The local Masjid river that will be turned into a valuable source for the supply of drinking water for the city of Dumai.
The local Masjid river that will be turned into a valuable source for the supply of drinking water for the city of Dumai.

NX Filtration is supplying its hollow fiber nanofiltration membranes for the Dumai City Water Treatment Plant in Indonesia.

The nanofiltration system for the city of Dumai on the island of Sumatra will have a capacity of 50 litres per second (180 m3/h), consisting of 120 NX Filtration dNF80 membrane modules.

With this system, the local Masjid river can be turned into a valuable source for the supply of drinking water to Dumai. The river contains high amounts of colour and various pollutants, which accumulate in the river during its flow through the rainforest.

The project was initiated by PT Bayu Surya Bakti Konstruksi, an Indonesian specialist in constructing water and wastewater treatment plants, in collaboration with PT Bumi Kirana Asri, Indonesia’s local distributor for NX Filtration’s products.

A series of pilot tests conducted over the last year demonstrated how the hollow fiber nanofiltration system could effectively remove colour and various pollutants from the peat water, and form the basis for municipal water supply.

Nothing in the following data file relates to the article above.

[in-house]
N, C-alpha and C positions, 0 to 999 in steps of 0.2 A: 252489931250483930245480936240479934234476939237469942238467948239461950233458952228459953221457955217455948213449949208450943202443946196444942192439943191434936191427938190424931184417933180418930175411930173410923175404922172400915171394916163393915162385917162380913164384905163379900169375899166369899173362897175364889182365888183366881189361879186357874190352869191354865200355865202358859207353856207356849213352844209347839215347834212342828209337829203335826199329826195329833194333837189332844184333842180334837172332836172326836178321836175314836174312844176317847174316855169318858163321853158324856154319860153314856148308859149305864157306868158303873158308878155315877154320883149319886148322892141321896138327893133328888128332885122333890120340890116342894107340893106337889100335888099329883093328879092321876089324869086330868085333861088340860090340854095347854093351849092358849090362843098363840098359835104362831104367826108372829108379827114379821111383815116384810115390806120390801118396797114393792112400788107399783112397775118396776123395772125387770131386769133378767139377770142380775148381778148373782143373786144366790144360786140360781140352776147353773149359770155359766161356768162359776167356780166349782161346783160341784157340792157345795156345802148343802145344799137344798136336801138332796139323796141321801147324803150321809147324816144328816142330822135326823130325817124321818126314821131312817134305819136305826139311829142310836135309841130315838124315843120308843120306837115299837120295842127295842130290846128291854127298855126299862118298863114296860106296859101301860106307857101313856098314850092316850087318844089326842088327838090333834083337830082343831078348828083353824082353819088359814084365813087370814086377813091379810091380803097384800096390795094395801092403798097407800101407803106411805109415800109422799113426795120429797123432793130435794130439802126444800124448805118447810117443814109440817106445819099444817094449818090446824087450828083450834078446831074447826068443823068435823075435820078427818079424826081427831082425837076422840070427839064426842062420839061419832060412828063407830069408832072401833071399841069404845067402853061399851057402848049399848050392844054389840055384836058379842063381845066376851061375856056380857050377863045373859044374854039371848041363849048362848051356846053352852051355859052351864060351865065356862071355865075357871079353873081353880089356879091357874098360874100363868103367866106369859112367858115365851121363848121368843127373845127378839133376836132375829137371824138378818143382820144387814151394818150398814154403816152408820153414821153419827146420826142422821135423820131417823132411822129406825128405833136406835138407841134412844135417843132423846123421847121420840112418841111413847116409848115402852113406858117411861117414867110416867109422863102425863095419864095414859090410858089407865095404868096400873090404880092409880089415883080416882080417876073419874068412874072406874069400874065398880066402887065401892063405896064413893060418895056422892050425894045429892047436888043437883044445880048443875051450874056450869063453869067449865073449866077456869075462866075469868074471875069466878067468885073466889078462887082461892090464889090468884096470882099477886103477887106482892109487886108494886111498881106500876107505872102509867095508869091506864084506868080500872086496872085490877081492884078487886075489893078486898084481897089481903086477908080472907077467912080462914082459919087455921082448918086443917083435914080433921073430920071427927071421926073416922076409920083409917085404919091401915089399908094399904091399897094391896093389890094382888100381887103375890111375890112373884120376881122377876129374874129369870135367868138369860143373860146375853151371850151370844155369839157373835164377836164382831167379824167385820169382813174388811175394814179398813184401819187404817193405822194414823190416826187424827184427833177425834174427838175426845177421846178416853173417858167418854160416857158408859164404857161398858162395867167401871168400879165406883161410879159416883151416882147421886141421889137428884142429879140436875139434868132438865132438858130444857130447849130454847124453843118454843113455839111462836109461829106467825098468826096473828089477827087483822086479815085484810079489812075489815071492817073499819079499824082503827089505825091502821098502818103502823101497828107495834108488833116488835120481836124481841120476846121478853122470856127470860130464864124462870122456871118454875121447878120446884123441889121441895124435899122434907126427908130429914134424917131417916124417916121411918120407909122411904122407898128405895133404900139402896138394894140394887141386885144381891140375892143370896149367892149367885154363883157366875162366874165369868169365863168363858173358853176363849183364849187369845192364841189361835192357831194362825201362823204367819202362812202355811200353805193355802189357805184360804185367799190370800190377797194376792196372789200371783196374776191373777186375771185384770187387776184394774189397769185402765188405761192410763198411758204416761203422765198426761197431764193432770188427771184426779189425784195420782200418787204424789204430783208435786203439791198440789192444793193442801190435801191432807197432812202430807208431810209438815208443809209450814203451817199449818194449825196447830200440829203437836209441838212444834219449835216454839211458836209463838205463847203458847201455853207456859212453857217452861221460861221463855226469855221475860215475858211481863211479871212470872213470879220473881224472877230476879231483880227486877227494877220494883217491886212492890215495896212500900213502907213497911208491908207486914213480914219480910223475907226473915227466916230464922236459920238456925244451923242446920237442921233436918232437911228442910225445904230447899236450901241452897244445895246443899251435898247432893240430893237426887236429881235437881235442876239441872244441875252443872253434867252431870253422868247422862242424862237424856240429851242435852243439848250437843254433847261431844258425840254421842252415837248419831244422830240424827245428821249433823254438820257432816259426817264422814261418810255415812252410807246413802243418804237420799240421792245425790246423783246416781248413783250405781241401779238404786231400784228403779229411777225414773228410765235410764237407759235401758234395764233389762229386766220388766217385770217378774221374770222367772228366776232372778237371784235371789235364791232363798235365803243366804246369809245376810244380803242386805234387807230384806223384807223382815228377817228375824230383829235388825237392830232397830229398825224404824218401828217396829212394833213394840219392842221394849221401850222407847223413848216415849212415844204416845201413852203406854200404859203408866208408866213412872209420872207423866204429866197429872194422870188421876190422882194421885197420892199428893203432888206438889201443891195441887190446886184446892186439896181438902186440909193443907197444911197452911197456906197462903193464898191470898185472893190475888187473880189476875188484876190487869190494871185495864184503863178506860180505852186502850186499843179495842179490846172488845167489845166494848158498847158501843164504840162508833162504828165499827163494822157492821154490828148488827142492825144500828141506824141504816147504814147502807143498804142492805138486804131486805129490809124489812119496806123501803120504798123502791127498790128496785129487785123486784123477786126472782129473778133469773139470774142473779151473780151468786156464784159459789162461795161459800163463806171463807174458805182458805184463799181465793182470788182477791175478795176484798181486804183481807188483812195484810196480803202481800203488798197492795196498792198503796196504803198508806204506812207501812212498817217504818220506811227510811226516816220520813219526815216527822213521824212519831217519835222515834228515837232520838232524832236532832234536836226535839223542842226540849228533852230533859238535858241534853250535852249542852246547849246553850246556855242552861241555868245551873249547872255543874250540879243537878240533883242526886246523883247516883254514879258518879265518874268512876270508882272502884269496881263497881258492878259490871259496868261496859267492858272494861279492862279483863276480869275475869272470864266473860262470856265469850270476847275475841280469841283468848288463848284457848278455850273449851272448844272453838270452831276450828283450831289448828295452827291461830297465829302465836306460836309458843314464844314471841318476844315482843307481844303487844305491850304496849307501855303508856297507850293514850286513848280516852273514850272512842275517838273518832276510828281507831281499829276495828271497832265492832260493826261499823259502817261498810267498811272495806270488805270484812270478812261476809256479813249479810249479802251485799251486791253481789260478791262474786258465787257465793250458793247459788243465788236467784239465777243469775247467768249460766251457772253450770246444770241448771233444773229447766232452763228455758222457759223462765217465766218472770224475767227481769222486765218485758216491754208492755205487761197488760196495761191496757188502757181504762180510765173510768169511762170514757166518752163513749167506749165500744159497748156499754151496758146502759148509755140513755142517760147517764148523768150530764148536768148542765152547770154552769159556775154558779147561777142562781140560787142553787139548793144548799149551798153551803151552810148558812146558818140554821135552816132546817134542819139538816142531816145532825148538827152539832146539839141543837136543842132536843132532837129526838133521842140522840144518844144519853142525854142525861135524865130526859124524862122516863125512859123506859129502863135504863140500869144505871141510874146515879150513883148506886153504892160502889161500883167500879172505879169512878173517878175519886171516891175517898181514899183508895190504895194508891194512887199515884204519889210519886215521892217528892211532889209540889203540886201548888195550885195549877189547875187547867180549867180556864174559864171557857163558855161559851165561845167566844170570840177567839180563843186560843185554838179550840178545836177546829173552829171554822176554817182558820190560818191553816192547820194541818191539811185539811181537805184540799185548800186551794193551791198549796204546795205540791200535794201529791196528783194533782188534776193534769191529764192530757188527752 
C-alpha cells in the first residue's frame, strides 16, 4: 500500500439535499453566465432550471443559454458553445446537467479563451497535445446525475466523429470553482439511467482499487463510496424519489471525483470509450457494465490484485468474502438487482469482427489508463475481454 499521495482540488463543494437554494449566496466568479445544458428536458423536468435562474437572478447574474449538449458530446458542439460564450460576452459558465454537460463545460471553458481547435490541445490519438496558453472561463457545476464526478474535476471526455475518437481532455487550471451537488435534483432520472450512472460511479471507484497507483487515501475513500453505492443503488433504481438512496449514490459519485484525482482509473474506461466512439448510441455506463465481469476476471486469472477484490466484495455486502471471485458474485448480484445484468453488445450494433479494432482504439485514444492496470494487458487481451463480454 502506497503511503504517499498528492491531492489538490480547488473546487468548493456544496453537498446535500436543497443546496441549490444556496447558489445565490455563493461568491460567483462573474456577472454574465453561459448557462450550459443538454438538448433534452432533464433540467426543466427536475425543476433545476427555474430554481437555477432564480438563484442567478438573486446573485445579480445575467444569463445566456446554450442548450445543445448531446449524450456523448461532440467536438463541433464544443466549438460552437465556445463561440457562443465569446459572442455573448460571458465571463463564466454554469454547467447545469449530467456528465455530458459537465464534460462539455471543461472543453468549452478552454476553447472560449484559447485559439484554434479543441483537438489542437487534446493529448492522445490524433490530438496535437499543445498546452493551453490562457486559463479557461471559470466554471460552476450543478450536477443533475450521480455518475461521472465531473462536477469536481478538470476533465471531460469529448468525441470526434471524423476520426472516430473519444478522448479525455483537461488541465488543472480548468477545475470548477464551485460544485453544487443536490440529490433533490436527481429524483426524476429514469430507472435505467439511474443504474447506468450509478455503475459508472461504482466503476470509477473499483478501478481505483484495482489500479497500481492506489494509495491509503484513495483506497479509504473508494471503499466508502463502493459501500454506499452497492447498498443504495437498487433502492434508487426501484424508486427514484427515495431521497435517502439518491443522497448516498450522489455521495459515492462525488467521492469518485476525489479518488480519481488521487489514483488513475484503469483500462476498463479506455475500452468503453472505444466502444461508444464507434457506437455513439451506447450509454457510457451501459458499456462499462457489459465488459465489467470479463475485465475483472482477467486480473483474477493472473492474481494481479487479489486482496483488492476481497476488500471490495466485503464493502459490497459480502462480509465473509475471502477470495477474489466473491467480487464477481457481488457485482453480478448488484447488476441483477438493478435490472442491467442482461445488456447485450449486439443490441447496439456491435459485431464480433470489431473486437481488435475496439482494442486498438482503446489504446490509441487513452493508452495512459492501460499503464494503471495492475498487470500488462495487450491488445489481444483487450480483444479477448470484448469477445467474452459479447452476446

“Our hollow fiber nanofiltration technology offers a unique one-step solution to produce drinking water by removing colour, viruses, bacteria and micropollutants from the Masjid river,” said Robert Gerard, commercial director at NX Filtration. “We have already successfully demonstrated our technology at various similar locations throughout South East Asia, as well as at a wide range of municipal and industrial applications in Europe and North America.”

“With NX Filtration’s technology we are able to turn a local river into a valuable source of drinking water for the city of Dumai,” said Nyoman Yasa, CEO at PT Bayu Surya Bakti Konstruksi. “A series of pilot tests quickly showed us that NX Filtration’s nanofiltration technology would enable us to produce excellent water quality, which could not be achieved with conventional treatment methods. Important additional benefits are that this can be done in one single step, without pre-treatment and avoiding the use of a significant amount of chemicals. We see great potential to introduce this technology at similar locations throughout the region.”

The project is expected to be commissioned in April 2021 and is being partly financed by the World Bank through its National Urban Water Supply Program (NUWSP).